BAKERSFIELD, CALIF. (KGET) — Kern County Administrative Officer Ryan Alsop expressed additional frustration with the state Thursday, arguing the Newsom administration is making it more difficult for Kern County to advance to the next tier that would allow more businesses and possibly schools to reopen.
At the weekly press briefing Thursday, Alsop said Kern’s unadjusted COVID case rate meets the state’s criteria to move into the next phase for reopening, but added that the state is inflating Kern’s case rate because the county is not testing at or above the state average. Alsop brought up similar concerns at last week’s briefing.
As of Tuesday morning, the unadjusted Kern case rate stood at 6.7 per 100,000 people, better than the state threshold of less than 7 per 100,000 people. However, the adjustment from the state puts the county case rate at 7.5 per 100,000 people; the figure falls above the state threshold, meaning Kern County does not qualify to move into the next phase for reopening. In fact, Kern County would need to test an additional 607 people every day to get the state to stop inflating the county rate.
Additionally, the state has not counted 8,600 COVID tests administered at the federally-managed COVID test site at the Kern County Fairgrounds, per Alsop. The labs sent the tests manually — not electronically — which is why the state did not count them in the system, according to Kern County Lead Epidiomlogist Kim Hernandez. Hernandez said the county is working with the state to solve the issue.
Alsop believes the state is not treating Kern Fairly.
“This is completely unacceptable,” he said. “It is unfair to our residents, businesses, and schools. The way our overall testing rates are being calculated needs to get fixed. I believe it’s an easy fix.”
He said the county is “asking the governor to look into it, engage with his staff, [and] order it gets fixed immediately given the importance placed on testing.”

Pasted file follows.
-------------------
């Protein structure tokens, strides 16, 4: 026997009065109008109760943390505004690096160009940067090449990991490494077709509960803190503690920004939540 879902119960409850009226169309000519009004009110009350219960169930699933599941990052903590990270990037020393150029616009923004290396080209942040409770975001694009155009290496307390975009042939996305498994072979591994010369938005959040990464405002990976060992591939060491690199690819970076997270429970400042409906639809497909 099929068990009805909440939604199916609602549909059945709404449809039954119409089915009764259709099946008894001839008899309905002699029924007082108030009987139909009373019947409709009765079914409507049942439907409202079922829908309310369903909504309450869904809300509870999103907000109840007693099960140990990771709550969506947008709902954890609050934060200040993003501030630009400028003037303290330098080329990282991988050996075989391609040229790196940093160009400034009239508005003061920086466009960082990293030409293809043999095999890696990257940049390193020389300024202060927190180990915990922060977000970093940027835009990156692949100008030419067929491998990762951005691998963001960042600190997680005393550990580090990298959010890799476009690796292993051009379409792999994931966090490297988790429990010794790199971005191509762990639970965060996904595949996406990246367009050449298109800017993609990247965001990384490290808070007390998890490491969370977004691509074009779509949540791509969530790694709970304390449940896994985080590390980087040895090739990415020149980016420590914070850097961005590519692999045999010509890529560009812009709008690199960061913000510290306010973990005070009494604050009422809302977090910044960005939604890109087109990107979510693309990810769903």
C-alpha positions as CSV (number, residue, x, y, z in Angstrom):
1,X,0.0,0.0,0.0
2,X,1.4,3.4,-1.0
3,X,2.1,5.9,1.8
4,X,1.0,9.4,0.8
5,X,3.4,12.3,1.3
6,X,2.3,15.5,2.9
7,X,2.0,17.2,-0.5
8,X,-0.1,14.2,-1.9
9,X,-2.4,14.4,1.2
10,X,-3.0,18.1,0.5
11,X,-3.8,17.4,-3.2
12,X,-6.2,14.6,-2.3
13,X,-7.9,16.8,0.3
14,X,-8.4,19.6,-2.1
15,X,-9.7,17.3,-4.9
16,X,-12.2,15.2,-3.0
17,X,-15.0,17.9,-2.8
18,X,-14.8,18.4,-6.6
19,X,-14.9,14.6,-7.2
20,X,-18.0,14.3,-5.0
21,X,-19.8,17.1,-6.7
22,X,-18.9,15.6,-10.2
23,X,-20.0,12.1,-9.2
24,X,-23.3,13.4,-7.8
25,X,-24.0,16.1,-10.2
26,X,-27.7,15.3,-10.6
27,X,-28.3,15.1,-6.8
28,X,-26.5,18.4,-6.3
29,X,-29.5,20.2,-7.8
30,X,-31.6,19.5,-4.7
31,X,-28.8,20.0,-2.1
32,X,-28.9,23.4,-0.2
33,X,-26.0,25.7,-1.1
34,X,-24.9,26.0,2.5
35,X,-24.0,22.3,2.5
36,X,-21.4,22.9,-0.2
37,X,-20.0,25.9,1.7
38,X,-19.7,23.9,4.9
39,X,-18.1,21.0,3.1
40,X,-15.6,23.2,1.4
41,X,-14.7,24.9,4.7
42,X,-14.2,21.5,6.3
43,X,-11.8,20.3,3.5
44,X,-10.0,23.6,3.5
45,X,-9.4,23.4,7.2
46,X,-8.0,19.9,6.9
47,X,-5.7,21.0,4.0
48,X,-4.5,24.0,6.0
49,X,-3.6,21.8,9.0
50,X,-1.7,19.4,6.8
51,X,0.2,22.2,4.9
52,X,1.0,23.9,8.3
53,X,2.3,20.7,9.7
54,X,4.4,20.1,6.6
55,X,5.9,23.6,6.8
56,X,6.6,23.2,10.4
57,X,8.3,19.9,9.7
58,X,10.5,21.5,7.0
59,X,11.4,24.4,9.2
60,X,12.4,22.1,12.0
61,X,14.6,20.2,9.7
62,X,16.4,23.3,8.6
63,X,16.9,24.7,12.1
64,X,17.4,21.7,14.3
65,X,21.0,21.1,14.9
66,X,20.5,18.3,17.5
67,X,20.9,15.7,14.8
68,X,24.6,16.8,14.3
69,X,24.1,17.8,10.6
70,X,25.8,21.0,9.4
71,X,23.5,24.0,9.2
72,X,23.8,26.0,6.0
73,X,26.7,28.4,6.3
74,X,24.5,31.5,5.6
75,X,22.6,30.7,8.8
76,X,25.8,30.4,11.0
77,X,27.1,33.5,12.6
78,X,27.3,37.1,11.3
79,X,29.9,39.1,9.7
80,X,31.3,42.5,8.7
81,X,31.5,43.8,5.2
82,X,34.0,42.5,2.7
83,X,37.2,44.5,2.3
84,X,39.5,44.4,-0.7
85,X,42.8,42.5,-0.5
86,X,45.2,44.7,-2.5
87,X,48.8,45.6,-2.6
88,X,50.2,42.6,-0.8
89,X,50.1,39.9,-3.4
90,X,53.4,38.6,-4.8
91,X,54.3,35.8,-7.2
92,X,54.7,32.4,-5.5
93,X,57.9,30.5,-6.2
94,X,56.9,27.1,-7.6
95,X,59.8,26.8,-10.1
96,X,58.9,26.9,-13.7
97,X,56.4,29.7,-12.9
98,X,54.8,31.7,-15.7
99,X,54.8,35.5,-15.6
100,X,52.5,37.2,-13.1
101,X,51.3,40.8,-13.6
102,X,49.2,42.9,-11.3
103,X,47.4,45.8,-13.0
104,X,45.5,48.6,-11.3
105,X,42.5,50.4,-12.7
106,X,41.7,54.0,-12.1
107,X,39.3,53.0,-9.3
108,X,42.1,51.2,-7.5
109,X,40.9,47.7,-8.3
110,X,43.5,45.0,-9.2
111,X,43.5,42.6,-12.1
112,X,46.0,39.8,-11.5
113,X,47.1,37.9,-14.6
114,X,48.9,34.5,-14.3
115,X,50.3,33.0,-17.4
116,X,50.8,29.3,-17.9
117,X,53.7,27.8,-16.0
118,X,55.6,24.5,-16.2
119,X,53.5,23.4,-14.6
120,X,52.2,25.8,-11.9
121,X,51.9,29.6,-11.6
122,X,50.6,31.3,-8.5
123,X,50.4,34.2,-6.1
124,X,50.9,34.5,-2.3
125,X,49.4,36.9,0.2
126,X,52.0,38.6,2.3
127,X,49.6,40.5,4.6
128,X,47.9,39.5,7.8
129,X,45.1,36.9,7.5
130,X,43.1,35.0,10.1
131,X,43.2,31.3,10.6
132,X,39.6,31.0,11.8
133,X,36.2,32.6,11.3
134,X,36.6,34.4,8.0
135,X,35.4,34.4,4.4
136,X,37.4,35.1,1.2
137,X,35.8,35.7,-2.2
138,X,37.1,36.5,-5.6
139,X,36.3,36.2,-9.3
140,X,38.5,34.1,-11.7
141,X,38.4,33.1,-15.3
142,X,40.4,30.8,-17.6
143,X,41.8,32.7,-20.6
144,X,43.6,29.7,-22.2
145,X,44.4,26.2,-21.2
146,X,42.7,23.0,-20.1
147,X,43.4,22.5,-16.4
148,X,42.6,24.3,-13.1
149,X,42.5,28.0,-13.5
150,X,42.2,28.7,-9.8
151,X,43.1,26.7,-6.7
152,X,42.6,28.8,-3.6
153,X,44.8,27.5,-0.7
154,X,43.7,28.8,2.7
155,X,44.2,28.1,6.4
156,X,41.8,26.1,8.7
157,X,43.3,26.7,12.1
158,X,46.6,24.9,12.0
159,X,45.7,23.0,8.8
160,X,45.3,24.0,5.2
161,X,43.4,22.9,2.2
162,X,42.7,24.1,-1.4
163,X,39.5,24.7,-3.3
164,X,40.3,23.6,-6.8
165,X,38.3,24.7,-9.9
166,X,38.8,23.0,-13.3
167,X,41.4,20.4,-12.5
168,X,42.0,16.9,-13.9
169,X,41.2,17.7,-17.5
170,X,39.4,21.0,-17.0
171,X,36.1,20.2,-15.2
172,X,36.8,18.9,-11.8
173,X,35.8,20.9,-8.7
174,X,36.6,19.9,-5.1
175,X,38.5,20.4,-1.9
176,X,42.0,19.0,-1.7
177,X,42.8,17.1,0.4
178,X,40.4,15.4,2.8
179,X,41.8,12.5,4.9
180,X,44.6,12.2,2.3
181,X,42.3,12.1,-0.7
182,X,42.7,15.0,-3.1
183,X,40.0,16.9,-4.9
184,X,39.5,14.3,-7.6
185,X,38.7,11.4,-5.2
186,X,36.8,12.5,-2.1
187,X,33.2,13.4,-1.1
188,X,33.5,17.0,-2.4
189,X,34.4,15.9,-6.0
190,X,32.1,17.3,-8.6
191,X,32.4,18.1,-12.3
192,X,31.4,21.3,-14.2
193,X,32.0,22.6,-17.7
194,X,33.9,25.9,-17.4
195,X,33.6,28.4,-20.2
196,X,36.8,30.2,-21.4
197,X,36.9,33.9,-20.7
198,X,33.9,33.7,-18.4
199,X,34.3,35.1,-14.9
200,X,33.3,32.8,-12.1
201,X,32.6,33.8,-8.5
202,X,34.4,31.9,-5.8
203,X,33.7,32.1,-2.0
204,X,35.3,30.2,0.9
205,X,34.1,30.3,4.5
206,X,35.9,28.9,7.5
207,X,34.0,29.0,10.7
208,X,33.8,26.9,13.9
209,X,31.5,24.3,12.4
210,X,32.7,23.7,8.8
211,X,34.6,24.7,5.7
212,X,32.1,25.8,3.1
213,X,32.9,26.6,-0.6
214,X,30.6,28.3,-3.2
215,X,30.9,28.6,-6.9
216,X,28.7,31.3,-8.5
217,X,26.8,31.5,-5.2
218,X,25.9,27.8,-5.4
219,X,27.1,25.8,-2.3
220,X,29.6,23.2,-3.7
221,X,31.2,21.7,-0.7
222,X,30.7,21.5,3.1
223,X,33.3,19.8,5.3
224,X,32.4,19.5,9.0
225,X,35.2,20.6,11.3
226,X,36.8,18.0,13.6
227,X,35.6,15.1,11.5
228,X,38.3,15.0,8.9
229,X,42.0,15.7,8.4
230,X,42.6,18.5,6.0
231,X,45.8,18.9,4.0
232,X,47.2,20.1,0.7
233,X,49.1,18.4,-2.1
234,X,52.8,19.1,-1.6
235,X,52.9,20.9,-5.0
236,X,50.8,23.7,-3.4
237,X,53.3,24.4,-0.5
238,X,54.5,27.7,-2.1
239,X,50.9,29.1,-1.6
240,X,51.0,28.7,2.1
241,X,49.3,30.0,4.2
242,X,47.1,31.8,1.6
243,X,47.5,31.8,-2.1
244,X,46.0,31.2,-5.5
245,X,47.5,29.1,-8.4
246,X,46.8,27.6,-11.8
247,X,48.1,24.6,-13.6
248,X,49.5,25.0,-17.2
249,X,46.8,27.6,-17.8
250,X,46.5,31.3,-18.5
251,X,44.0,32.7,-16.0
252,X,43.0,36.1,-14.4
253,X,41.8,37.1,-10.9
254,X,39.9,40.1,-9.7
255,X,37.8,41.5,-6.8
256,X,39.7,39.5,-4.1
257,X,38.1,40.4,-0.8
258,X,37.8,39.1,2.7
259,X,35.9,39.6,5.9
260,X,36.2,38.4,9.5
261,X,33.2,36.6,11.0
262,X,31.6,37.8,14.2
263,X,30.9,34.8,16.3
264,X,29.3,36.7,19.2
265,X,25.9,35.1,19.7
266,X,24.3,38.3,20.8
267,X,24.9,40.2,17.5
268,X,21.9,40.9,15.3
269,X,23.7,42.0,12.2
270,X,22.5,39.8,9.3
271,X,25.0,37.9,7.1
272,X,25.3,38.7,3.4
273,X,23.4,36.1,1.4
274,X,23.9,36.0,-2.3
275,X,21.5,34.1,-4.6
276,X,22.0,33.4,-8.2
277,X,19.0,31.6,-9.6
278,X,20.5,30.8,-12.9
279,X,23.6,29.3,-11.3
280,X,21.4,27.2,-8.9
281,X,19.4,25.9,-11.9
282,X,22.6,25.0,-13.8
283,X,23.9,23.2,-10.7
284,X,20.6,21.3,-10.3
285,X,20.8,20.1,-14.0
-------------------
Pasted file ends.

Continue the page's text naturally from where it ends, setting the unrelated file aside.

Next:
The California Department of Public Health released the following statement:
“The updated adjustment methodology takes into account both low and high testing volume (for the initial tier assignments, adjustments were only made for higher test volume).
Ensuring adequate testing volume remains critical to case identification and interruption of disease transmission, particularly in communities with high test positivity, CDPH made the decision to update the adjustment scale to better reflect variations in case rates relevant to testing volume across counties and refined this after local health department feedback.
More information on the methodology and the adjustment factors applied can be found on the CDPH website here: https://www.cdph.ca.gov/Programs/CID/DCDC/Pages/COVID-19/COVID19CountyMonitoringOverview.aspx
Case rate will be determined using confirmed (by PCR) tests and will not include state and federal inmate cases. New cases/100,000 population per day calculated as 7-day average (total positive tests over 7 days/total conclusive results over the same period). This calculation is lagged by 7 days. Case rates include an adjustment factor for counties that are testing above the state average rate. The case rate is adjusted downwards in a graduated fashion, with a maximum adjustment at twice the State average testing rate.
The adjustment factors are explained here: Blueprint for a Safer Economy. The activity and business tiers are here: Blueprint Activity and Business Tiers.
In terms of communication with our county partners, the California Department of Public Health has multiple calls with county health officers and executives weekly. We are committed to communicating processes and policies changes to our local partners with as much advance notices as possible.”
Alsop said he hopes to be in touch with the governor’s staff in the coming weeks about this issue.